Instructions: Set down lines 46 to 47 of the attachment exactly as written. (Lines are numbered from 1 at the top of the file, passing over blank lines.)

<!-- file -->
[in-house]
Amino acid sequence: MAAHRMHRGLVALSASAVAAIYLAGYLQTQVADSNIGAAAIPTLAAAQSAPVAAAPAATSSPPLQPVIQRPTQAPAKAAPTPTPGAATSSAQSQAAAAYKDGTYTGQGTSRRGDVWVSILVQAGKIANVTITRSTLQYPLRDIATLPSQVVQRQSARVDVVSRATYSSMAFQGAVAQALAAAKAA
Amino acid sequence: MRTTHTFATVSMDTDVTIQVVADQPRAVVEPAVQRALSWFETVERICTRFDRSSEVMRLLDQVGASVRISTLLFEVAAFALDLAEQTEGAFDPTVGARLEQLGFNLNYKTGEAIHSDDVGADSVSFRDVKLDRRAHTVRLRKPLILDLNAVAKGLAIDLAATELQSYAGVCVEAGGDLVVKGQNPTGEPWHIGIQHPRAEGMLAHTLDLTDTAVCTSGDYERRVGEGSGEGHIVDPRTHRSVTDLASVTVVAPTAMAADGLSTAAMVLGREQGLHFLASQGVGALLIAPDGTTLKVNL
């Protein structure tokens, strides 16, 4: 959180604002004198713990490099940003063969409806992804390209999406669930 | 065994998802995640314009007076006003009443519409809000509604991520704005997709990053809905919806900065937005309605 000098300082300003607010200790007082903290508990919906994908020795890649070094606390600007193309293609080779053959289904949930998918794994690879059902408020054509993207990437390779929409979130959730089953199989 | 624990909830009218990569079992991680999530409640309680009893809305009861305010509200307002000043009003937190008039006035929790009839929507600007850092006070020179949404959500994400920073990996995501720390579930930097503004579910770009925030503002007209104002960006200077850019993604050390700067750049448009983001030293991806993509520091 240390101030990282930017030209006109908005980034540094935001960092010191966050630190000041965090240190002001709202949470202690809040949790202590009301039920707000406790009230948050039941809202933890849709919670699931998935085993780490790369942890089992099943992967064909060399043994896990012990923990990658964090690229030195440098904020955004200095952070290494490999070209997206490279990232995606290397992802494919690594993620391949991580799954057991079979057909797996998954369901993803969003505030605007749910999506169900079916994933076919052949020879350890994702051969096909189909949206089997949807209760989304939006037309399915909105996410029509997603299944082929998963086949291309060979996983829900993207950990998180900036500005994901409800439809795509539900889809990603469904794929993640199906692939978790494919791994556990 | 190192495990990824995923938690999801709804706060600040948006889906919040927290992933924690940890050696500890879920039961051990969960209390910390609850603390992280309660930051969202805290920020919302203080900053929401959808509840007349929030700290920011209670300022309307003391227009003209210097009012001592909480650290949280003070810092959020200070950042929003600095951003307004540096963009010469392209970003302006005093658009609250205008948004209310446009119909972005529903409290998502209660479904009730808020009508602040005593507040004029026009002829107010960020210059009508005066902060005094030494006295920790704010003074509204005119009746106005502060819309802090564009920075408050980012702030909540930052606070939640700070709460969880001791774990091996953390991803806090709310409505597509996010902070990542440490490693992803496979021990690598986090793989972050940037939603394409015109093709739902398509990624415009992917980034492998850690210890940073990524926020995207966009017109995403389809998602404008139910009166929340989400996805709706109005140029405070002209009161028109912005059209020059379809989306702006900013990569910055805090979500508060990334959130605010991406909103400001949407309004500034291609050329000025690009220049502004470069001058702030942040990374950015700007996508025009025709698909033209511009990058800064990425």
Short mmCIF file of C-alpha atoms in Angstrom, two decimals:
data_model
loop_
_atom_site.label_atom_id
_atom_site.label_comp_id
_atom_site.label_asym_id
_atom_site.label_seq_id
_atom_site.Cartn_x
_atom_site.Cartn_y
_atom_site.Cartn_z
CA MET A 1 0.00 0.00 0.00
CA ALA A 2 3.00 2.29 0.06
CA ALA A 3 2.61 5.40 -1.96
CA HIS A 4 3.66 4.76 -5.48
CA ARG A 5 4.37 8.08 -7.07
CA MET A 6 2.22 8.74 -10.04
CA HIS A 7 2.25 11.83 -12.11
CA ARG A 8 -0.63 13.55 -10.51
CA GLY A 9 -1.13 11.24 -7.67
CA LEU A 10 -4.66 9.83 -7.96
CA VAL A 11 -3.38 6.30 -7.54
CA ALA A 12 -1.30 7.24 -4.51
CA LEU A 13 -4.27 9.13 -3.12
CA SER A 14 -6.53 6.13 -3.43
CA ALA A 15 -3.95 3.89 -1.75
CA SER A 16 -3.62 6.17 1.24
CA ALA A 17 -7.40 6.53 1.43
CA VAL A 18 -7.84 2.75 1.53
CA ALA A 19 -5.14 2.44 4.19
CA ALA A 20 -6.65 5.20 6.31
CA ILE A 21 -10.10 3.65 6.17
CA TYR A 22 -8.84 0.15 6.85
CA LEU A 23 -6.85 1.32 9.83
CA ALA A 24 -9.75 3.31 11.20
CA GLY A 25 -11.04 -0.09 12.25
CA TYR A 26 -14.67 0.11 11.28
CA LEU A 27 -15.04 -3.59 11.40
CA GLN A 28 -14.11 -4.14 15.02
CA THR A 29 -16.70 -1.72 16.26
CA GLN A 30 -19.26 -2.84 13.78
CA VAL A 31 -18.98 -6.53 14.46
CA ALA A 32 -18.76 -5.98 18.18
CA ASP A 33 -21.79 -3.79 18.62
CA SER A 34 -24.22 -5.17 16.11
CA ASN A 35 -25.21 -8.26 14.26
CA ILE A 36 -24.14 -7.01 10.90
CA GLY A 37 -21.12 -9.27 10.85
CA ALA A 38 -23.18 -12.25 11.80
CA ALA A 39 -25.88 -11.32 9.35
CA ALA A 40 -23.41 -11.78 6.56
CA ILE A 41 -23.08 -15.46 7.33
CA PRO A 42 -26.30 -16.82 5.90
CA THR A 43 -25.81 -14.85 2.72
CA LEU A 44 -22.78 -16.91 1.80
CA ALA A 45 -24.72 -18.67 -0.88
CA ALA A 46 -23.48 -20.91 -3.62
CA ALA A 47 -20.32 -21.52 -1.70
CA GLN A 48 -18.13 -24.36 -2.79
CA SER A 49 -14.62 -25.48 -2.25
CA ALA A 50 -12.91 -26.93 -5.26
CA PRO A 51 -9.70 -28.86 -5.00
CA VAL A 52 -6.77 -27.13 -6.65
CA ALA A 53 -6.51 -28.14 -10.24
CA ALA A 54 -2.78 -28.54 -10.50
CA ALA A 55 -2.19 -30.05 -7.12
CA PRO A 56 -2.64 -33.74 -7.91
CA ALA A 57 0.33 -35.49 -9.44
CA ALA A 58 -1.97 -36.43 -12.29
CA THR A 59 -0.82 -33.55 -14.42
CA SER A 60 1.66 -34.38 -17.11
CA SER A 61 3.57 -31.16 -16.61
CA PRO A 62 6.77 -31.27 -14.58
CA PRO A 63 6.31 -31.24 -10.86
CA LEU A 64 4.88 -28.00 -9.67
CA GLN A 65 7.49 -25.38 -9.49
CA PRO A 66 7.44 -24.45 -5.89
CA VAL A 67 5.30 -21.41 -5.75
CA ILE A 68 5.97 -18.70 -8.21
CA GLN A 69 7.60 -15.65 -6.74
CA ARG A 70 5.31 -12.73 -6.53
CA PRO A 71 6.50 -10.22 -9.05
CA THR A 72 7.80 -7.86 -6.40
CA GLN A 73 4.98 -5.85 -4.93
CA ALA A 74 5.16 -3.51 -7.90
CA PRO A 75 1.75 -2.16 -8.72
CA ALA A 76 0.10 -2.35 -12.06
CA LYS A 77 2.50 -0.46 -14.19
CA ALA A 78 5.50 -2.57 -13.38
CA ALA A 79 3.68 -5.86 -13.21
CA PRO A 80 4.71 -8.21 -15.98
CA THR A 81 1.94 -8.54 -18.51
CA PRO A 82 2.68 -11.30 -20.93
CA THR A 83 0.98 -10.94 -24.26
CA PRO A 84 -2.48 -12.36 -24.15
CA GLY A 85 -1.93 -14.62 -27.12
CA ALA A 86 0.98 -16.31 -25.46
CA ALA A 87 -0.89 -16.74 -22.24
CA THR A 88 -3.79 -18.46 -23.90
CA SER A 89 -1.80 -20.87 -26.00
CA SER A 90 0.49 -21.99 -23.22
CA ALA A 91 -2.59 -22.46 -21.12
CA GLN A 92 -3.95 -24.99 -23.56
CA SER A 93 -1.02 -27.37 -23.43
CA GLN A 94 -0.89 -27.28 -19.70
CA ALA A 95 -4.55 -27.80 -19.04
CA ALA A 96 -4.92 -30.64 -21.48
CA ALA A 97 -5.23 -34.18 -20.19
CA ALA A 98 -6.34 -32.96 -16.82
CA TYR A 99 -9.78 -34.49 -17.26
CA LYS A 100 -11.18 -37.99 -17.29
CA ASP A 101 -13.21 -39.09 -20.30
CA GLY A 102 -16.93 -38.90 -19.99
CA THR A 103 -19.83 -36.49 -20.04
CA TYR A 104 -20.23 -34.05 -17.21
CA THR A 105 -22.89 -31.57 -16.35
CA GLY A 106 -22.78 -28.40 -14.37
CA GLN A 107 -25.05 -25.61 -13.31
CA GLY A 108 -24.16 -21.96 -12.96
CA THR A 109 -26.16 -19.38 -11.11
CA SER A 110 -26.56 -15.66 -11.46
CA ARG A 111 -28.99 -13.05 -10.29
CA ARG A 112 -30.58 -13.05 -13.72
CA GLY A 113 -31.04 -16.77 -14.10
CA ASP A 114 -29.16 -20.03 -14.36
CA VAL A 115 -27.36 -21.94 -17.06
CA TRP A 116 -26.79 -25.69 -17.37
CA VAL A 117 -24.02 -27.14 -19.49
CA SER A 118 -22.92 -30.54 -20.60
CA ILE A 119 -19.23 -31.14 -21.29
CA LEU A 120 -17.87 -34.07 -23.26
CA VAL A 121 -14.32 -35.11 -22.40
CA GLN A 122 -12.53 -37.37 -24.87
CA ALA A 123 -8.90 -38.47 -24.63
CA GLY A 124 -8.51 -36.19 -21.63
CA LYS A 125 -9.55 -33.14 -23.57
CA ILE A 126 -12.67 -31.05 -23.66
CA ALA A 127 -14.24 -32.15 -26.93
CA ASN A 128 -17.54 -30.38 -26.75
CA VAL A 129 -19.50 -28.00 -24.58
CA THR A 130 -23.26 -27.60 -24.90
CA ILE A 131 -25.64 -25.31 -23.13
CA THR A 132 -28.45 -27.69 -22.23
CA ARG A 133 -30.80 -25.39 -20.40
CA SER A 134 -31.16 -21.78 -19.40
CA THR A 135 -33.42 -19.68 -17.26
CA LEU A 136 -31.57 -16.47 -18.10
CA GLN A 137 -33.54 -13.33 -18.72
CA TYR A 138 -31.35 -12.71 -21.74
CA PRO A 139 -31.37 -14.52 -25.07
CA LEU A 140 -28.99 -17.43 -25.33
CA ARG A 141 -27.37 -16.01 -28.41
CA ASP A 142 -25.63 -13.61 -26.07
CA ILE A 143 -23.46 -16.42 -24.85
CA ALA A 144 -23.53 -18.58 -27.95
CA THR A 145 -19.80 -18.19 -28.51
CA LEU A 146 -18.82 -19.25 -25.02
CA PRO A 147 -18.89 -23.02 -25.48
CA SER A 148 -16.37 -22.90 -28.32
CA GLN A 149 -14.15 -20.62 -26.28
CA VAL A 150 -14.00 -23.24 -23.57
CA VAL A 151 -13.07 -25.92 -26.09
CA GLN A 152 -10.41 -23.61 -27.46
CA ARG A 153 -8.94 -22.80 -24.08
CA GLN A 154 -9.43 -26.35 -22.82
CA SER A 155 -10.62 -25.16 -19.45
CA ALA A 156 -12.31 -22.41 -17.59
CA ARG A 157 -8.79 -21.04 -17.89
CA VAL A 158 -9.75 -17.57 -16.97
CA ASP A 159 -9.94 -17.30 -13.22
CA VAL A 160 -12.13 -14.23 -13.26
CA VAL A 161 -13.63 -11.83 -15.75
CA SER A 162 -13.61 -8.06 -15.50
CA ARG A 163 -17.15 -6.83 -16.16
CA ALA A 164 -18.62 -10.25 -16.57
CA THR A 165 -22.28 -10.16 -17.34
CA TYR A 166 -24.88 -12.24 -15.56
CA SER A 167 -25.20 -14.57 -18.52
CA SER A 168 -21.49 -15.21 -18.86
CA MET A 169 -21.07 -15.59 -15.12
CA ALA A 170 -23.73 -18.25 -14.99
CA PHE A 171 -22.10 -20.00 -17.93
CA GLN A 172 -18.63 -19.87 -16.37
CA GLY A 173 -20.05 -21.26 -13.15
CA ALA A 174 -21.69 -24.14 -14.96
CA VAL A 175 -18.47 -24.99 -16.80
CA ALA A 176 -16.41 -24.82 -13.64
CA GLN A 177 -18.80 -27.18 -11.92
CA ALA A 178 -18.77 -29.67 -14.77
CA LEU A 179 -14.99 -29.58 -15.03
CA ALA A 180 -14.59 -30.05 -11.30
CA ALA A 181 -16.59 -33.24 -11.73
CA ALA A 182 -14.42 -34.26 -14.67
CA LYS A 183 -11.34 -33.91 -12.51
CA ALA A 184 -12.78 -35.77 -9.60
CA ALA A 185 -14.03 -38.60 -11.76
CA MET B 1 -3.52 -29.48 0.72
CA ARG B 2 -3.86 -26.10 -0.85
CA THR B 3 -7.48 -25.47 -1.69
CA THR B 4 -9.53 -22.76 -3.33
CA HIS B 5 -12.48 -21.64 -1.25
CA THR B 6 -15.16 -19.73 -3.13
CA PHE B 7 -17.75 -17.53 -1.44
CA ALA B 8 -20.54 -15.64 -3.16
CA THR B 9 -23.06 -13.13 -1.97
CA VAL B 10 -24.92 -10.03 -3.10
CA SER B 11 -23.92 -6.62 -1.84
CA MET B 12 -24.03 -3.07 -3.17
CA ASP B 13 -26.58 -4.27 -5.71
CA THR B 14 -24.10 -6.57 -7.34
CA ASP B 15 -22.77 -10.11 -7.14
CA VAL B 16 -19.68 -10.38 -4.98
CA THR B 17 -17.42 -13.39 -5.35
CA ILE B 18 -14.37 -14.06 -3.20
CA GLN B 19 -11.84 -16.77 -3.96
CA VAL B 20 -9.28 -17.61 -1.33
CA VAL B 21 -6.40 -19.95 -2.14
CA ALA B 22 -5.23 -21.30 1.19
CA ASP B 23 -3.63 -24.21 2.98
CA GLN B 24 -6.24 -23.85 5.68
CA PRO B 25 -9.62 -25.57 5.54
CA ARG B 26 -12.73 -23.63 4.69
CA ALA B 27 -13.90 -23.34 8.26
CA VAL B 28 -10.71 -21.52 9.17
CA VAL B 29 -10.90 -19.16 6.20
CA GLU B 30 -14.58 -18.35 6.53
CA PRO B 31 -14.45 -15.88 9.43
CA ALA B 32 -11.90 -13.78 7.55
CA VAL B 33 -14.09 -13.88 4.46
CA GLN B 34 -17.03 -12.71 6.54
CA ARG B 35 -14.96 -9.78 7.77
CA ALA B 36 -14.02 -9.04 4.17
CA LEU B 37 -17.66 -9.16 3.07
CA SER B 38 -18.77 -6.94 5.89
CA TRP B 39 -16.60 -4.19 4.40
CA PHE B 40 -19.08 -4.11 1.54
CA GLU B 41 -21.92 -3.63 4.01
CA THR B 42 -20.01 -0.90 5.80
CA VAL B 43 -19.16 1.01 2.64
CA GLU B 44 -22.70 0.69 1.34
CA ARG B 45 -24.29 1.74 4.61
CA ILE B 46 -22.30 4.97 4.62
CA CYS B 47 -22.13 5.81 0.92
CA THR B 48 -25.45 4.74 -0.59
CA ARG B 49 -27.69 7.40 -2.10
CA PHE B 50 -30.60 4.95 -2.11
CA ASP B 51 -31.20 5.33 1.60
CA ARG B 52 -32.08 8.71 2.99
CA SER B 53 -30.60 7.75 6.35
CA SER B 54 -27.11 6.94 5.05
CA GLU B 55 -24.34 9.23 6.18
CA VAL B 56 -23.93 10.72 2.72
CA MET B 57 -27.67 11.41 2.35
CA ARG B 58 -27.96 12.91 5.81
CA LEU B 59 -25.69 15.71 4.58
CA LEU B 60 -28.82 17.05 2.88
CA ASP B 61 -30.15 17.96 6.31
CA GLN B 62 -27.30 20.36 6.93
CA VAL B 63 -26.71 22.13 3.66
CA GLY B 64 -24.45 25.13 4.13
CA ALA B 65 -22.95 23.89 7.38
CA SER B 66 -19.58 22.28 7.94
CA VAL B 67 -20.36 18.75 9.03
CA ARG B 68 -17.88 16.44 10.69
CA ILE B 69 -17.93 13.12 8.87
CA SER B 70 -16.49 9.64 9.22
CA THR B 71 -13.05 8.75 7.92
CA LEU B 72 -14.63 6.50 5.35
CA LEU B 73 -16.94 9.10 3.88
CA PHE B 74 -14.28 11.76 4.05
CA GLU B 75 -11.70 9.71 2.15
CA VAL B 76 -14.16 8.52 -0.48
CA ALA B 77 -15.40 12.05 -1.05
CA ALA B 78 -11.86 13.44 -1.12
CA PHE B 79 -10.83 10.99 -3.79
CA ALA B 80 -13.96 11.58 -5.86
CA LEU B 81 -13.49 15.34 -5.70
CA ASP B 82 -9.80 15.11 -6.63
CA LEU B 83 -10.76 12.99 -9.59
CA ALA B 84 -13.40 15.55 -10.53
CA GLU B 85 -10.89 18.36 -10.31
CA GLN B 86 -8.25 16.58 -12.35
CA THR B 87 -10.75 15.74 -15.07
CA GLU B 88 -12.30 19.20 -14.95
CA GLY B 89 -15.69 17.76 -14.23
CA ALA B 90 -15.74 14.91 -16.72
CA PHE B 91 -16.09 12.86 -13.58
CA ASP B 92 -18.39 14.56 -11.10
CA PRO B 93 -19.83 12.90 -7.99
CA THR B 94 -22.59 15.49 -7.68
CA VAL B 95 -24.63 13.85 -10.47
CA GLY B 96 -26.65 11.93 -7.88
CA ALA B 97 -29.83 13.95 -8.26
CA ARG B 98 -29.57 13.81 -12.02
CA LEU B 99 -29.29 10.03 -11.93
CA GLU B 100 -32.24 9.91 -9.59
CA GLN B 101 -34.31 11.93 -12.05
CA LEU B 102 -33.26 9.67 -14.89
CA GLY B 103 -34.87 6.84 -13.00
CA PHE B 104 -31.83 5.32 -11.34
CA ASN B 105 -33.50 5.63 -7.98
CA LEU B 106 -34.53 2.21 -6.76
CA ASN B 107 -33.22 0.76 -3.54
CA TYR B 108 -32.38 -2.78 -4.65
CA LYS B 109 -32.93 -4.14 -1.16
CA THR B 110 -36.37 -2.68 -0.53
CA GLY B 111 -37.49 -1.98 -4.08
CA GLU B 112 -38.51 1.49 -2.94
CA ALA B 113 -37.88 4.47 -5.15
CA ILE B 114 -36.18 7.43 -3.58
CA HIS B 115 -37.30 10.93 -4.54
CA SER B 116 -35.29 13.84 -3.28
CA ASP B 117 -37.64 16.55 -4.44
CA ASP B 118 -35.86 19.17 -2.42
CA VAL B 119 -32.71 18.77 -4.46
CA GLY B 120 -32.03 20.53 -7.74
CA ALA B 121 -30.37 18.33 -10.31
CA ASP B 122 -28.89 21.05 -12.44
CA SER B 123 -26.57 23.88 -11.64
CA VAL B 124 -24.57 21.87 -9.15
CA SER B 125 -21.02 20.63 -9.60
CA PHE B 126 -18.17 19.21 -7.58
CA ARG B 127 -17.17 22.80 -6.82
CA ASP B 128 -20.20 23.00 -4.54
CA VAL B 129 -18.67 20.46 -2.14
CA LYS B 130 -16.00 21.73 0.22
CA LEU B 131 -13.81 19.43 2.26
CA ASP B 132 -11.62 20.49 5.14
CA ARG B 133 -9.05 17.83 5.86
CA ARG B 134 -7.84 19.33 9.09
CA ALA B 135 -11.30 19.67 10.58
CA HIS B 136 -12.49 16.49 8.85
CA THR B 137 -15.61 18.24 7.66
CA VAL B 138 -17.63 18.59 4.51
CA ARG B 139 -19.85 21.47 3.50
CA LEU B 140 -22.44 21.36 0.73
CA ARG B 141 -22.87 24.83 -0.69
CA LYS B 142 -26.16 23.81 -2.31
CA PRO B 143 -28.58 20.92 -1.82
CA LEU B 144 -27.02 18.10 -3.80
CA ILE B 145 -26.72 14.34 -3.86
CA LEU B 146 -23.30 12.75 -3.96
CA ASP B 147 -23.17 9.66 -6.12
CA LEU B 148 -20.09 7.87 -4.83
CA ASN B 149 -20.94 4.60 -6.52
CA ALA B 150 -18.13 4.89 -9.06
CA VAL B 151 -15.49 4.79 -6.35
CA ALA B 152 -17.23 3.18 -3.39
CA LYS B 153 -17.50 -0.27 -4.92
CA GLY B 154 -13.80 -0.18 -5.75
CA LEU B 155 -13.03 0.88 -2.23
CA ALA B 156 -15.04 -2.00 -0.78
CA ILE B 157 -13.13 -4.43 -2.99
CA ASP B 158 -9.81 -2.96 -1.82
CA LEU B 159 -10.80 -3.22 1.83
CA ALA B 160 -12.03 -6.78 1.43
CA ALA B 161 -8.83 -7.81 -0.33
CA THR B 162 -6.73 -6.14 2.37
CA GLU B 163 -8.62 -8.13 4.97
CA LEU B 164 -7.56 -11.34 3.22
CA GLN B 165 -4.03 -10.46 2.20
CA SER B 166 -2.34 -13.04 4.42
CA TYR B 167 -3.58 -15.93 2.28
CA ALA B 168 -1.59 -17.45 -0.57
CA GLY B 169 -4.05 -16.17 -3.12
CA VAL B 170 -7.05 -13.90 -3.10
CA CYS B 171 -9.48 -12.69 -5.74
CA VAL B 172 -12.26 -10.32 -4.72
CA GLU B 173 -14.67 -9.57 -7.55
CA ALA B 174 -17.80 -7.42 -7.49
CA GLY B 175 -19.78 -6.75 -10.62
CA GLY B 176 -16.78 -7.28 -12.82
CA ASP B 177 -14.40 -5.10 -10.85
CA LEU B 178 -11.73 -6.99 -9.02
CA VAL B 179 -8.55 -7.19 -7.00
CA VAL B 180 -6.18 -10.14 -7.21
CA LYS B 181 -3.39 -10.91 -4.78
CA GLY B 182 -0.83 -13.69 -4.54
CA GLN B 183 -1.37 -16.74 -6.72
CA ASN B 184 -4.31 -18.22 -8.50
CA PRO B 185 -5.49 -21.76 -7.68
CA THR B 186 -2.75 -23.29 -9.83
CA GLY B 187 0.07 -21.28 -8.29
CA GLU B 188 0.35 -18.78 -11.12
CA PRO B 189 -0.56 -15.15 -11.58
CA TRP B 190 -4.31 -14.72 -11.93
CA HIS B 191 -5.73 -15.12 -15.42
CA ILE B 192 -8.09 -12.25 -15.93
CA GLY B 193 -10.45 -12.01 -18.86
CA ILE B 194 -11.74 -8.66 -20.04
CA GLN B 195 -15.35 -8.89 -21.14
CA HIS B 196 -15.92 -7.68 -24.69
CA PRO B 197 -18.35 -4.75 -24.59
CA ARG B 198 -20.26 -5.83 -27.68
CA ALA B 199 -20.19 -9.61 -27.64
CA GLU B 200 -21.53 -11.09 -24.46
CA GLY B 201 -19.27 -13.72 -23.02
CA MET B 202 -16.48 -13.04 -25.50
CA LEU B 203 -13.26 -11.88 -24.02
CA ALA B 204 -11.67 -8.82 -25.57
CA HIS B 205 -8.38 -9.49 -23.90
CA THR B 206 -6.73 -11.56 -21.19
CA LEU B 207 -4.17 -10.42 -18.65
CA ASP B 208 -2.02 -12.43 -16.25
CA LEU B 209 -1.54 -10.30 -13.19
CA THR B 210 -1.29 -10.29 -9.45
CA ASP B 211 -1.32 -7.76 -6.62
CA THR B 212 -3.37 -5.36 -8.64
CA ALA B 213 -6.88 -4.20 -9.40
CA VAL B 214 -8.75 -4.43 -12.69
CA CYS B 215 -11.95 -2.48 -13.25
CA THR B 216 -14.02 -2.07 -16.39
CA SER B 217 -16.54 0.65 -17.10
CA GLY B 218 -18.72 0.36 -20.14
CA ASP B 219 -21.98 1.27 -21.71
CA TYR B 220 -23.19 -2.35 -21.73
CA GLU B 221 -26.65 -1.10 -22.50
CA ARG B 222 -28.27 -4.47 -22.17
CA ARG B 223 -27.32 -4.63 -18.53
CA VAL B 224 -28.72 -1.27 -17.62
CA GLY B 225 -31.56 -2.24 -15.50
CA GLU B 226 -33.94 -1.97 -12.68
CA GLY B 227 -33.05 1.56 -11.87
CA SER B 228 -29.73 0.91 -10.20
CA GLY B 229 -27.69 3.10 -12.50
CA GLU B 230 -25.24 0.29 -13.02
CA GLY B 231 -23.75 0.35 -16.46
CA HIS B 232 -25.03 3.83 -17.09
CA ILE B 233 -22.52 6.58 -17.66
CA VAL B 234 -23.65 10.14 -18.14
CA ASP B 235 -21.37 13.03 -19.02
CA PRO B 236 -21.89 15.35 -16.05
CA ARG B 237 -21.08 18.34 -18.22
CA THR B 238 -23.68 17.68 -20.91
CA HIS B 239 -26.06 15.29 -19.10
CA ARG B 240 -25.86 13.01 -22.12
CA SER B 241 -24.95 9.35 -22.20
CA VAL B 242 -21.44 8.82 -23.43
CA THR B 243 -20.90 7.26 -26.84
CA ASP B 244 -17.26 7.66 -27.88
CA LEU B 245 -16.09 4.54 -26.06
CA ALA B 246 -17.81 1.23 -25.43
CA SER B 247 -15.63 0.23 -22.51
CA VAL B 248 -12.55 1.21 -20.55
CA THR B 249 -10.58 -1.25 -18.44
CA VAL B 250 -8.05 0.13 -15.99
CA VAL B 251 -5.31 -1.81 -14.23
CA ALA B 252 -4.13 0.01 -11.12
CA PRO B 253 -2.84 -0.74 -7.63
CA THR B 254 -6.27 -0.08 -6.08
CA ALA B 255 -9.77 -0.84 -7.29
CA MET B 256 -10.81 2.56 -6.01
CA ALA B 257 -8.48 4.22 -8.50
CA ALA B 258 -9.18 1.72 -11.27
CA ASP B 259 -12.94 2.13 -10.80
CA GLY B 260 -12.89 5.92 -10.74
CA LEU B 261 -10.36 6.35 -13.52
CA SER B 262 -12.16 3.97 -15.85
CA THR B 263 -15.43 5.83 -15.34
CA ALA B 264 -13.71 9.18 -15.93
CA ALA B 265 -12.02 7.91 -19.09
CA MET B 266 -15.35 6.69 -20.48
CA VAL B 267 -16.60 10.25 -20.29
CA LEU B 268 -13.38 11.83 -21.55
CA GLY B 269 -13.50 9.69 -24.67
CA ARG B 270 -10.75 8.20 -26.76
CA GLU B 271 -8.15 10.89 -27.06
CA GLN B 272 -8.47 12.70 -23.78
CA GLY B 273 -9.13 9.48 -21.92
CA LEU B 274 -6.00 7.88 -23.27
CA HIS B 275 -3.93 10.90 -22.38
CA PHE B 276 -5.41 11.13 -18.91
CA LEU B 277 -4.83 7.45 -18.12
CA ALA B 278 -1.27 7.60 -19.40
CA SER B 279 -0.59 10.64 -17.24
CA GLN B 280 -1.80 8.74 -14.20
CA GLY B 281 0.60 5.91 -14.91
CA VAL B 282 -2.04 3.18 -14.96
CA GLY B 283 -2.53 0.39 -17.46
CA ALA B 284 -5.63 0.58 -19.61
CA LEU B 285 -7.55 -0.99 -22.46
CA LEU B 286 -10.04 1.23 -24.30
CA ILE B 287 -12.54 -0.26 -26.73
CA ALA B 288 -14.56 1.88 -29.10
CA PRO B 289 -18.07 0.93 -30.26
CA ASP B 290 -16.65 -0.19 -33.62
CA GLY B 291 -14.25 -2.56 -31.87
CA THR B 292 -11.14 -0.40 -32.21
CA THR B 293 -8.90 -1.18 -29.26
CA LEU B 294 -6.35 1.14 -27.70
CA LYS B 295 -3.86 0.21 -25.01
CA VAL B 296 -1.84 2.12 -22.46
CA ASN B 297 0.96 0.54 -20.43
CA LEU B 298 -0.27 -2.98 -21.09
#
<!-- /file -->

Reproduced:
CA ALA A 32 -18.76 -5.98 18.18
CA ASP A 33 -21.79 -3.79 18.62